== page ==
As a committee, we have found that during the last two months (since our last recommendation to Session) that we have been dealing with a moving target. This obviously refers to life in general in our homes, in Allegheny County, and in the nation as a whole. We have seen, for instance, that, as restrictions lifted as the state and county entered the Green phase, there was a significant spike in cases. Community infection numbers came down some once the governor placed restrictions on restaurants and bars, but, as of August 25, they have not dropped to what we saw during the Red and Yellow phases.
A sobering reality check means confronting honestly the fact that rates of infection have been continuing to rise and fall in unpredictable ways, and no one has a definitive timeline as to when our country will have robust testing and contact tracing to help mitigate community spread. Nor do we know when an effective vaccine will be available and the extent to which it will curb community spread.
As such, we remain unable to state a time when our sanctuary will be open for limited in-person Sunday morning worship. We stated from the beginning that we would primarily be relying on the scientific and medical communities for cues as to the appropriateness of limited in-person worship.
What we know as of August 25 is that in-person worship continues to be a super-spreader event. Singing especially puts attendees at great risk (https://www.nytimes.com/2020/07/08/us/coronavirus-churches-outbreaks.html). We do not yet have data as to the safety of in-person worship that does not include singing (https://www.washingtonpost.com/religion/2020/05/07/church-reopen-sing-masks-service/). We also do not have data as to an appropriate level of community spread to mitigate risk.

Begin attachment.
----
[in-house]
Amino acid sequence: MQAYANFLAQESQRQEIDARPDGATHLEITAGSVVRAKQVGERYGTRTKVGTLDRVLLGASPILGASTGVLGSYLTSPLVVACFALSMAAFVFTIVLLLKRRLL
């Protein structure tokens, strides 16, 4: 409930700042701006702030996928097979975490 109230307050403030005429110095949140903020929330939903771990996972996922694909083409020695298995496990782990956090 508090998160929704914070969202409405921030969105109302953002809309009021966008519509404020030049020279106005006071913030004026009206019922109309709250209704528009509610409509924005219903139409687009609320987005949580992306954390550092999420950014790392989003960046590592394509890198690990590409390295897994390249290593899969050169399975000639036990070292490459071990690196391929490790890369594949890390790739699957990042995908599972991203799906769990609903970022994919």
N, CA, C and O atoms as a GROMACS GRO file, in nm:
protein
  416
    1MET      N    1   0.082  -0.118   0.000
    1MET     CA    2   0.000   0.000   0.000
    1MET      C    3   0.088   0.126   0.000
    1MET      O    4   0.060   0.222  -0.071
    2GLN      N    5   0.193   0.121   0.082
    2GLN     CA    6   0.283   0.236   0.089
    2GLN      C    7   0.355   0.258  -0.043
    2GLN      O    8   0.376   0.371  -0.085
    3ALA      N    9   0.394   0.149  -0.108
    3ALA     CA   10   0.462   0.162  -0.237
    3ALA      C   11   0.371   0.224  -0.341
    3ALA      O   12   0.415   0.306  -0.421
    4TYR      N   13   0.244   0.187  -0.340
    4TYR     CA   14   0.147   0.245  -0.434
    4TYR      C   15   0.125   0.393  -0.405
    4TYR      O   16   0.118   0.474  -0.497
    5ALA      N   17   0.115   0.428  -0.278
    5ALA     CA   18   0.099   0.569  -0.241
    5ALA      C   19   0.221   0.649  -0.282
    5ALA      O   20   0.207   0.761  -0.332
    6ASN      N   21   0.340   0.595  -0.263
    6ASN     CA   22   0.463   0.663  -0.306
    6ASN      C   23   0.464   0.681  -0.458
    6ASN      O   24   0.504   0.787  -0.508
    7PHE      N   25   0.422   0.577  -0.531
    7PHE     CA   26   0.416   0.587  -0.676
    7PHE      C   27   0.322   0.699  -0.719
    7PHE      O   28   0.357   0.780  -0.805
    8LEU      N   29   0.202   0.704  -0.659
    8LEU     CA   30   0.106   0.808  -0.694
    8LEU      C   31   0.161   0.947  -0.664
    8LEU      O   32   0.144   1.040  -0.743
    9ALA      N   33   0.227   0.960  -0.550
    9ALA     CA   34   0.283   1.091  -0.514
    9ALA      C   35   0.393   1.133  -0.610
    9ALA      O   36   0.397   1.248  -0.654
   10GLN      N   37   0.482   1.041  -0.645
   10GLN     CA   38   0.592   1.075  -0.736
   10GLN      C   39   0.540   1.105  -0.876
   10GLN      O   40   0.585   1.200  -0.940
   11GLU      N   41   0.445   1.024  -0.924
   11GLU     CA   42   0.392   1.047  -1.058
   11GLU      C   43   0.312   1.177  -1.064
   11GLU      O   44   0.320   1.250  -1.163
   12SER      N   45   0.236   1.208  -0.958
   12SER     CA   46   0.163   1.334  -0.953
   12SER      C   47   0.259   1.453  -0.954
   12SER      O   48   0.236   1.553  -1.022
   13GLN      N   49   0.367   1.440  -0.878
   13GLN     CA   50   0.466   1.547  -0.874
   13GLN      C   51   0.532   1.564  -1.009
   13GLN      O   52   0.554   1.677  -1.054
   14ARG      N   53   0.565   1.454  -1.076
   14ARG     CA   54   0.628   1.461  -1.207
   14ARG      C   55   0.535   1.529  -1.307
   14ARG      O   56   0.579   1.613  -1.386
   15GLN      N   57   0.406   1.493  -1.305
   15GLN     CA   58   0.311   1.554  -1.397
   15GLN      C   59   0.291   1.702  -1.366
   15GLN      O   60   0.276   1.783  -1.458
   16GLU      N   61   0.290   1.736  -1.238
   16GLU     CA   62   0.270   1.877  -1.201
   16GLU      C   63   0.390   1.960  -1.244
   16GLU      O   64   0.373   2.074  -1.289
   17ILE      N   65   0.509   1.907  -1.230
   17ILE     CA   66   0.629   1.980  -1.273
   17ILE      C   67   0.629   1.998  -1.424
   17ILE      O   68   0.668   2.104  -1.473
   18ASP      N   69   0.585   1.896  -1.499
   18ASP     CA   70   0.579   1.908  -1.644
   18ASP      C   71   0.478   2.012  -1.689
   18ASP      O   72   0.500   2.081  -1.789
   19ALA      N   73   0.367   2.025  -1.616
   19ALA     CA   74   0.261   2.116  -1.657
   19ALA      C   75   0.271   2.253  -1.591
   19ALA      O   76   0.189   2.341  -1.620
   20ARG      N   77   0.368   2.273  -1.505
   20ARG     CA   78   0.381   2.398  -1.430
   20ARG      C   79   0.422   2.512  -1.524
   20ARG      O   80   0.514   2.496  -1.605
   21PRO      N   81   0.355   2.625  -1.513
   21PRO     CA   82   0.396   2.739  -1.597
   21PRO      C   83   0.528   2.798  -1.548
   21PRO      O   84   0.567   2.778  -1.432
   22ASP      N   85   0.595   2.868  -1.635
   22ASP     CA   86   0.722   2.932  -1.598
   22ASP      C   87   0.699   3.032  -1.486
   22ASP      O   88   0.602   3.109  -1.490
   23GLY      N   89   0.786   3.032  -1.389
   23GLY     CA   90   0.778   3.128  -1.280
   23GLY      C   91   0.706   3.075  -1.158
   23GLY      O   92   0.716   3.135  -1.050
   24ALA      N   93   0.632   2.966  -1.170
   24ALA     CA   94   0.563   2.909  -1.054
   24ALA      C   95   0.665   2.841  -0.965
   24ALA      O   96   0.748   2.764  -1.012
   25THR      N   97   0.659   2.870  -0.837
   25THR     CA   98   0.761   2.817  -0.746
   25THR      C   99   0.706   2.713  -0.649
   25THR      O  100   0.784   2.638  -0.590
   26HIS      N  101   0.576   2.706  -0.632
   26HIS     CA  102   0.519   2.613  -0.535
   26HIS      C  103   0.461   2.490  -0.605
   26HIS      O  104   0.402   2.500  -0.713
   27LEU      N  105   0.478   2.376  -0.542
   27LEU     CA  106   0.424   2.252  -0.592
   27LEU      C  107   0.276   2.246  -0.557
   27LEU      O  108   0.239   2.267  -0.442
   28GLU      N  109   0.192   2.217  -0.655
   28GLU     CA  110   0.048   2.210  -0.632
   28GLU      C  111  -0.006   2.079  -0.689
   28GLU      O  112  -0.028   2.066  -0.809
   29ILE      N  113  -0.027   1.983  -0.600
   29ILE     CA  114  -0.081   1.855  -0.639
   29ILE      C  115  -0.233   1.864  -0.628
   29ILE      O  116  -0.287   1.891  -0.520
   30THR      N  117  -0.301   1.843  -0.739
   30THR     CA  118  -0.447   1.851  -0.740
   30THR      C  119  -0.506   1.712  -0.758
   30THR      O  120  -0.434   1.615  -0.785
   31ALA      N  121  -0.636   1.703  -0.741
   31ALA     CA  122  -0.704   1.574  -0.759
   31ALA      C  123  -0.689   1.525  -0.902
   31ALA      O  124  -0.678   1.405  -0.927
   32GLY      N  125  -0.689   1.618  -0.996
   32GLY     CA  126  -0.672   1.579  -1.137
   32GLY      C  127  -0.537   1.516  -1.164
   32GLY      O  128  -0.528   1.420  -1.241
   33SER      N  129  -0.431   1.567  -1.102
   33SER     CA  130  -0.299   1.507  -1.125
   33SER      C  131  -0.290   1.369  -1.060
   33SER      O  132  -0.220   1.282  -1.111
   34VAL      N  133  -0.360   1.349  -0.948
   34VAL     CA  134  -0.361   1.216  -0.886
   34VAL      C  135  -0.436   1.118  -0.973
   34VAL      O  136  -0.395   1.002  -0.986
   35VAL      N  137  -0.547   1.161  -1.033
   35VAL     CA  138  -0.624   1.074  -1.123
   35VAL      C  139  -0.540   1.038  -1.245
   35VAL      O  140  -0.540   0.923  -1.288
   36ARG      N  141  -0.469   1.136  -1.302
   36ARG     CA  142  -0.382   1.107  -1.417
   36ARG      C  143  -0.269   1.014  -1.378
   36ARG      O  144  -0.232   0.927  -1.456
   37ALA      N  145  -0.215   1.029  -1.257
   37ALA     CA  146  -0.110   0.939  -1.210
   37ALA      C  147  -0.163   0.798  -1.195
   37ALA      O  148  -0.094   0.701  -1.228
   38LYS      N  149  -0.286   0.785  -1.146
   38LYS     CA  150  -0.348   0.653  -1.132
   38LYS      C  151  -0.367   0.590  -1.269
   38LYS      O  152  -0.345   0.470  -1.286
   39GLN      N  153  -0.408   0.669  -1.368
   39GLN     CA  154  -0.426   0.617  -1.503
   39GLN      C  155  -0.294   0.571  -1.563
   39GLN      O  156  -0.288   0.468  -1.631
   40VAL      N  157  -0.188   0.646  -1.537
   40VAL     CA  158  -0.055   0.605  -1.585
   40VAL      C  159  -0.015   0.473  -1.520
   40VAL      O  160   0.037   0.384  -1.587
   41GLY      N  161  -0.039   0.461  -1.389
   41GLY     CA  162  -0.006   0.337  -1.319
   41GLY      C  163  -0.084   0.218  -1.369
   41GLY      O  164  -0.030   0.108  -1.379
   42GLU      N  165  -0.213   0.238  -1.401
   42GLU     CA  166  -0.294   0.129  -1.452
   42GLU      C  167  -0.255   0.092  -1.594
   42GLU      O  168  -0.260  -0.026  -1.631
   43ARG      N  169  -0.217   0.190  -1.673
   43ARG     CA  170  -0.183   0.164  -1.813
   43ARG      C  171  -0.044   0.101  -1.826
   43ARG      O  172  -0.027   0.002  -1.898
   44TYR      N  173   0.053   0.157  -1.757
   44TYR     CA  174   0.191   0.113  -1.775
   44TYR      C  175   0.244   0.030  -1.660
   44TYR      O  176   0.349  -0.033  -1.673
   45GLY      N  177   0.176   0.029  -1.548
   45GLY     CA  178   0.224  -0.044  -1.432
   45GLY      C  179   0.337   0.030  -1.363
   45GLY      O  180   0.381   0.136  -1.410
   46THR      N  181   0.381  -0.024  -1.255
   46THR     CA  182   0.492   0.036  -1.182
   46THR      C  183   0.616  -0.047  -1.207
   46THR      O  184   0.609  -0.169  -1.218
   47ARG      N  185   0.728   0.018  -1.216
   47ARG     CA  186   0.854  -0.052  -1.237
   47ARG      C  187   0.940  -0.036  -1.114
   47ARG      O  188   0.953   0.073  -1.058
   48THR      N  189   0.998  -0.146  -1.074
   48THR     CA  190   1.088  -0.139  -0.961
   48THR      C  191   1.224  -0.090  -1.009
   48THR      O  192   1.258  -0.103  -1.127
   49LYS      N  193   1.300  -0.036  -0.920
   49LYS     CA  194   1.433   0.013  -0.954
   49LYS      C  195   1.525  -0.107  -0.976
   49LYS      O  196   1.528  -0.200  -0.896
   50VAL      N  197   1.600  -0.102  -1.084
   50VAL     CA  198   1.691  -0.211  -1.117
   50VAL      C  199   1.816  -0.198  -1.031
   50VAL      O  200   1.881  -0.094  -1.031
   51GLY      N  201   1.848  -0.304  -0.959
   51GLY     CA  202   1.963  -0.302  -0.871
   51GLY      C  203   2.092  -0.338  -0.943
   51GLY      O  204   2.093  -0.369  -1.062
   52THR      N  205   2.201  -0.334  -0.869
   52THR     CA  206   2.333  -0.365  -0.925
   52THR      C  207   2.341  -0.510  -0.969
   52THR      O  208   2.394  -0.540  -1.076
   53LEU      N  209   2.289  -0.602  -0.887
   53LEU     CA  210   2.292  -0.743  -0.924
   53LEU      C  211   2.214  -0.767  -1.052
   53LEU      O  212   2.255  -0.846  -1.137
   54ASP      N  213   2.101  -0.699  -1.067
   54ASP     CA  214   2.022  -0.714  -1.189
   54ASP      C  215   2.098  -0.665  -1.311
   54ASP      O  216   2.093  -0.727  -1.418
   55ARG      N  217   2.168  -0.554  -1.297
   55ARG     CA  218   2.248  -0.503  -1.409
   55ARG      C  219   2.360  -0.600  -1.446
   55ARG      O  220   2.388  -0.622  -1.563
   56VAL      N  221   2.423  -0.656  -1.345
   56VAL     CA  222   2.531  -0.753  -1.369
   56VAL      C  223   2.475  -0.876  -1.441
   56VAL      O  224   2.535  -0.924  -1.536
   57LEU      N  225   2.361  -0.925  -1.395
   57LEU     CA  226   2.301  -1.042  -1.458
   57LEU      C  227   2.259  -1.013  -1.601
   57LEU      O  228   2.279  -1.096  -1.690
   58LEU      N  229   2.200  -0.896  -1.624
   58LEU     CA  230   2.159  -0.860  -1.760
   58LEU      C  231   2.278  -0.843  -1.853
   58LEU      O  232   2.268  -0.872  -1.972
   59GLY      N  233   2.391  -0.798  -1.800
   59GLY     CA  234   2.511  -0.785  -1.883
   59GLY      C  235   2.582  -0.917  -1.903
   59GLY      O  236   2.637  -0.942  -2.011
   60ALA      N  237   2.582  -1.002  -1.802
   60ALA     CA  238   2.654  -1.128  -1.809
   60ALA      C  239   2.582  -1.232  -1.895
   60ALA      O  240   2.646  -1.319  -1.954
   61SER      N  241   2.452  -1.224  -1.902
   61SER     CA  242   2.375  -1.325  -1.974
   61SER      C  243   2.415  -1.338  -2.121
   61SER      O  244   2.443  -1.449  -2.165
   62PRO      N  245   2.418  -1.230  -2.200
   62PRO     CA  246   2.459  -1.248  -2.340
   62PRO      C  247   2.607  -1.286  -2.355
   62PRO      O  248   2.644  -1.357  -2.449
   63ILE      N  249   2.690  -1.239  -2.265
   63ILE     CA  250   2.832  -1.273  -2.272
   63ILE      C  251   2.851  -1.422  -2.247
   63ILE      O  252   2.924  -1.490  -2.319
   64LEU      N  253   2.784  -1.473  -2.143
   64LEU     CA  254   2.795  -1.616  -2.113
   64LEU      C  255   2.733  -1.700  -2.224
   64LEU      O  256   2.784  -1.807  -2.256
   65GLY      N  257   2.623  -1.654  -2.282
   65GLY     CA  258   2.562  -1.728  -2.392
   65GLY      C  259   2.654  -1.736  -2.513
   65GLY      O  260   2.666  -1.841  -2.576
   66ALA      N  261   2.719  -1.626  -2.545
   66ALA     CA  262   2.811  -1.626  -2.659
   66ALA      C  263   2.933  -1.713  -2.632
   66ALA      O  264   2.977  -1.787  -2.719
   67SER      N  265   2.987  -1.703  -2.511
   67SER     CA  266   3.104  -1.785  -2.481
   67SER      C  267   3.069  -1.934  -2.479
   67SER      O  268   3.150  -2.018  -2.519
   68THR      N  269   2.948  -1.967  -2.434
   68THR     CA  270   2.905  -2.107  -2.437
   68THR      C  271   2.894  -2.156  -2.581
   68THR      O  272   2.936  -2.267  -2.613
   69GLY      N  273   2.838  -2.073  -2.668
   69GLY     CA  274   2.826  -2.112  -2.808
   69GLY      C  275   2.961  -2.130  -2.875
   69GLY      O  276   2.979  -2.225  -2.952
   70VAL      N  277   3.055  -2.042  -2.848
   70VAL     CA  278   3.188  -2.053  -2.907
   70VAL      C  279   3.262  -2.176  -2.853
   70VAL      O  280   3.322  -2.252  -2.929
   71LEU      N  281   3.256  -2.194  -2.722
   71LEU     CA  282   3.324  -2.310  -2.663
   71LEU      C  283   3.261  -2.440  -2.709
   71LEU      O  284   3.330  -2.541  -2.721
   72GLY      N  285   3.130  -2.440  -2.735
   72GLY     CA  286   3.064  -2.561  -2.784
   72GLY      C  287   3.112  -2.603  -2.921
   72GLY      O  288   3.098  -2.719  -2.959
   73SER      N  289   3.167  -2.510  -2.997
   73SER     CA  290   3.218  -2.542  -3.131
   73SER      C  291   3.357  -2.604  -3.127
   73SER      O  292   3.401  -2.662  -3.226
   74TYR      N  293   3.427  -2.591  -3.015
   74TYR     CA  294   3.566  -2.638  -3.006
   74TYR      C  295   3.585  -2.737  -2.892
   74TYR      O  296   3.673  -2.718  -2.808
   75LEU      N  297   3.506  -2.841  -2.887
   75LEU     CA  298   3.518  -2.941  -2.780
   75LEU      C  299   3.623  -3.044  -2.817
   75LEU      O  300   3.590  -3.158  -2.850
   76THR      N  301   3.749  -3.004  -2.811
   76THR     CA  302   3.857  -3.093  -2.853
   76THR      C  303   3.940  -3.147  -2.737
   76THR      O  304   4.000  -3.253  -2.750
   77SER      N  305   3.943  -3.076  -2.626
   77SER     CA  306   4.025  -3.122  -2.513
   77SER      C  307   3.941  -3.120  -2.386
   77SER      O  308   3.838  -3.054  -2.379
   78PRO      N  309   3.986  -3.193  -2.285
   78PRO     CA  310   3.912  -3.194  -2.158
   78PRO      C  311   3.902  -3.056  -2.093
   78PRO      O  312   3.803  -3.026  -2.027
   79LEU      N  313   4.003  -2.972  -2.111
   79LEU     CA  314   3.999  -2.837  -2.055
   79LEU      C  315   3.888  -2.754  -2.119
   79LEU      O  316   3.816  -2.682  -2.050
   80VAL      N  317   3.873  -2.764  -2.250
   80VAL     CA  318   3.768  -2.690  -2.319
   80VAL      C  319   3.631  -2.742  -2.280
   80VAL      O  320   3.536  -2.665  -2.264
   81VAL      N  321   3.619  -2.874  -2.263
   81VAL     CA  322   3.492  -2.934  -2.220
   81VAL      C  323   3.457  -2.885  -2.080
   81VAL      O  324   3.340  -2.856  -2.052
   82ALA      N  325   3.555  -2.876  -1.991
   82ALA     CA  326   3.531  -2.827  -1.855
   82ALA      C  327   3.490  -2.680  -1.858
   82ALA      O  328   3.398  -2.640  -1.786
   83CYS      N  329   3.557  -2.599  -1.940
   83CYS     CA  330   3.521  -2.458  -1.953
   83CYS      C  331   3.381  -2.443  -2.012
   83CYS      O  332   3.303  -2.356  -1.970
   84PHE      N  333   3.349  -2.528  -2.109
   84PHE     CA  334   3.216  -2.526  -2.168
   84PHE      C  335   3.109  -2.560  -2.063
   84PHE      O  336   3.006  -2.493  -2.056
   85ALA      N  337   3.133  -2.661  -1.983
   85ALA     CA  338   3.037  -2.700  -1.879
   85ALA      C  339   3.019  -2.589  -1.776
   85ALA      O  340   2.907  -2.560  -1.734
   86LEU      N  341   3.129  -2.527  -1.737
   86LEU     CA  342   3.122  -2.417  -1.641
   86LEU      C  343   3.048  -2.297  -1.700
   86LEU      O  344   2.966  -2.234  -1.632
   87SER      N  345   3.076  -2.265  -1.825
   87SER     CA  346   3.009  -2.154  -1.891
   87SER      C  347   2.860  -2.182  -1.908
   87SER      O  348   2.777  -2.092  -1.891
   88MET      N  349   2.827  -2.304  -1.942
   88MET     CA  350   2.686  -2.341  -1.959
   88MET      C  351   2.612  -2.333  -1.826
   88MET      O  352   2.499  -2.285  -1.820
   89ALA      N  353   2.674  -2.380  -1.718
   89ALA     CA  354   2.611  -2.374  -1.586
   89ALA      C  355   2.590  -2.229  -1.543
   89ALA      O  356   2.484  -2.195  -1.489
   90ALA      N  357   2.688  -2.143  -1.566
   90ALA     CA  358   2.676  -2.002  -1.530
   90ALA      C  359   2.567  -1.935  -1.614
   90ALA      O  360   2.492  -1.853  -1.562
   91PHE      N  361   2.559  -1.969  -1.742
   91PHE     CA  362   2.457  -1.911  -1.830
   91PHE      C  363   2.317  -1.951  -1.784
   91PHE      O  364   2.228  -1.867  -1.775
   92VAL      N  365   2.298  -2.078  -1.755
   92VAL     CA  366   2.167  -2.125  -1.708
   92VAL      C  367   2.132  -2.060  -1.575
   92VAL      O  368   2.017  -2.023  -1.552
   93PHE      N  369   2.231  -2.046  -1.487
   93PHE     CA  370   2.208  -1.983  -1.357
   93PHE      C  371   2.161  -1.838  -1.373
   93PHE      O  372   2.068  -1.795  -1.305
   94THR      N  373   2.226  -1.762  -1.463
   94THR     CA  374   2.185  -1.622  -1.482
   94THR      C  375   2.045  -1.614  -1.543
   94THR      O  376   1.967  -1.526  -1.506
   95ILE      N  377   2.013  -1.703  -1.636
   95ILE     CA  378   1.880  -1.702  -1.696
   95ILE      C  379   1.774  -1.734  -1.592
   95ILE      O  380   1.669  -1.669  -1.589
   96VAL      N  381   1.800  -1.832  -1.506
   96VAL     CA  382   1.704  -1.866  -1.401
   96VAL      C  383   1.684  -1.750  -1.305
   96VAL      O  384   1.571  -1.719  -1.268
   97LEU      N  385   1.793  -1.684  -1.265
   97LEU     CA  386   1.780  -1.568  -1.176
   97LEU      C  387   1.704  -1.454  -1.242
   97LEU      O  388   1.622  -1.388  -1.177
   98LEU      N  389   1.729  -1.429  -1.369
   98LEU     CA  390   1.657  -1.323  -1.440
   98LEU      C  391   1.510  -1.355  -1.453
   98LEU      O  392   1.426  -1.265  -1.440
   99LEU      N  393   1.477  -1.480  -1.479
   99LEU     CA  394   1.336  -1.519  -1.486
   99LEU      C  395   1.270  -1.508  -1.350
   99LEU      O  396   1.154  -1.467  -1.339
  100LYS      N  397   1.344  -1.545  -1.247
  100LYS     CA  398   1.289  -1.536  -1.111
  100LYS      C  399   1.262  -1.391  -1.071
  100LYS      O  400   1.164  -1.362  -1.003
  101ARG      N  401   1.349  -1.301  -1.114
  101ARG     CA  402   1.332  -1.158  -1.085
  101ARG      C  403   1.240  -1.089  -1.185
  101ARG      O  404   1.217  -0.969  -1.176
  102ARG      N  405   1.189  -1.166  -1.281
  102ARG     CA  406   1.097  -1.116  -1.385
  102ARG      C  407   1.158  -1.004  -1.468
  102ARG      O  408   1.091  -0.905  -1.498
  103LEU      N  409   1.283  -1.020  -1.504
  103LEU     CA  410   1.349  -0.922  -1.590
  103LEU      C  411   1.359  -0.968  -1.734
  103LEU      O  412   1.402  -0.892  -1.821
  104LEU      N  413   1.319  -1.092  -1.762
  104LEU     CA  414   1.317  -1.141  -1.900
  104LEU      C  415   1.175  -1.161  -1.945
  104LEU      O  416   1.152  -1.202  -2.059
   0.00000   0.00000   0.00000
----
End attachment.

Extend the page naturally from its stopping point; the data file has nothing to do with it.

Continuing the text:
Relatedly, there is not definitive guidance for churches the way there now is for schools. Regarding school, the state of Pennsylvania issued metrics for in-person schooling. Their metric for in-person learning is a seven-day testing average of less than 5% positive and an average of fewer than 10 cases per 100,000 residents. (https://www.post-gazette.com/news/education/2020/08/10/pa-reopen-schools-guidelines/stories/202008100089)
With these realities in mind, we suggest that Session approve the following:
Until such time as the seven-day testing average for Allegheny County is below 3% for two weeks, there will be no in-person worship. We will also continue to keep the building closed until future notice.
As we move forward, our community will have to remember two things. The first is that it will likely be several months before we sustain such a low average. The other is that, if we meet these metrics for a given week, they can (and will) change and then we will have to adapt accordingly.
Sixth will continue to focus on making our virtual presence as meaningful as possible, whether it be Sunday Worship, committee meetings, virtual potlucks, or children and youth gatherings with Jenny. While the pandemic has changed many of the ways in which we are church, they do not keep us from being a church. Very few elements of our 2020 lives are “normal.” We need to remember that sacrifices made in the interest of safety are a very real part of our faith in our community, of our lives lived as disciples of Christ, and of our faith in the future.
As a committee, we have defined the steps that must be taken to have in-person worship when the time comes. These steps include registration, answering health questionnaires, marking safe seating positions in the sanctuary, training ushers to seat worshippers in assigned seats, etc. This also means acknowledgement by all concerned that worship will be a spectator activity and not participatory in any of the ways we are accustomed to. Nothing will be spoken or sung by those worshipping. There should be no time of fellowship in the sanctuary before or after the service.
Our next steps as a committee will be creating parameters and protocols for weddings/funerals, building usage for congregants, and building usage for outside groups. We will continue to monitor the ever-changing information and guidance related to COVID-19 as well as community spread within Allegheny County.
The Reopening Task Force